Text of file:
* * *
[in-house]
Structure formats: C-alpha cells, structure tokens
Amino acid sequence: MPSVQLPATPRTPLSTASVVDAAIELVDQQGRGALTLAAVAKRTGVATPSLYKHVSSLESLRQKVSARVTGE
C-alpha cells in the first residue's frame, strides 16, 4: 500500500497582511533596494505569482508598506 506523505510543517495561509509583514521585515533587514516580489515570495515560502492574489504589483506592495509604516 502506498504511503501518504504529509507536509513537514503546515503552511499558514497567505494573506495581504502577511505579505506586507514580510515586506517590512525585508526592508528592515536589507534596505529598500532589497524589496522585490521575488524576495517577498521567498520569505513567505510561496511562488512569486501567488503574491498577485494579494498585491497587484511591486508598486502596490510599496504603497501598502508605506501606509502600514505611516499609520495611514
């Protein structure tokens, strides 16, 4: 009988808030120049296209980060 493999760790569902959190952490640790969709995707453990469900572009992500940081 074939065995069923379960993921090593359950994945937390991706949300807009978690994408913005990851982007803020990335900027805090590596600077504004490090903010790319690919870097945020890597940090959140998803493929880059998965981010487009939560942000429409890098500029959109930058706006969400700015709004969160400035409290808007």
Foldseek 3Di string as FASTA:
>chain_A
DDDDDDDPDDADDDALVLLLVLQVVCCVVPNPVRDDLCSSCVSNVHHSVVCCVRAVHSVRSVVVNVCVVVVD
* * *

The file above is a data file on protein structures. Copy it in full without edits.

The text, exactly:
[in-house]
Structure formats: C-alpha cells, structure tokens
Amino acid sequence: MPSVQLPATPRTPLSTASVVDAAIELVDQQGRGALTLAAVAKRTGVATPSLYKHVSSLESLRQKVSARVTGE
C-alpha cells in the first residue's frame, strides 16, 4: 500500500497582511533596494505569482508598506 506523505510543517495561509509583514521585515533587514516580489515570495515560502492574489504589483506592495509604516 502506498504511503501518504504529509507536509513537514503546515503552511499558514497567505494573506495581504502577511505579505506586507514580510515586506517590512525585508526592508528592515536589507534596505529598500532589497524589496522585490521575488524576495517577498521567498520569505513567505510561496511562488512569486501567488503574491498577485494579494498585491497587484511591486508598486502596490510599496504603497501598502508605506501606509502600514505611516499609520495611514
């Protein structure tokens, strides 16, 4: 009988808030120049296209980060 493999760790569902959190952490640790969709995707453990469900572009992500940081 074939065995069923379960993921090593359950994945937390991706949300807009978690994408913005990851982007803020990335900027805090590596600077504004490090903010790319690919870097945020890597940090959140998803493929880059998965981010487009939560942000429409890098500029959109930058706006969400700015709004969160400035409290808007």
Foldseek 3Di string as FASTA:
>chain_A
DDDDDDDPDDADDDALVLLLVLQVVCCVVPNPVRDDLCSSCVSNVHHSVVCCVRAVHSVRSVVVNVCVVVVD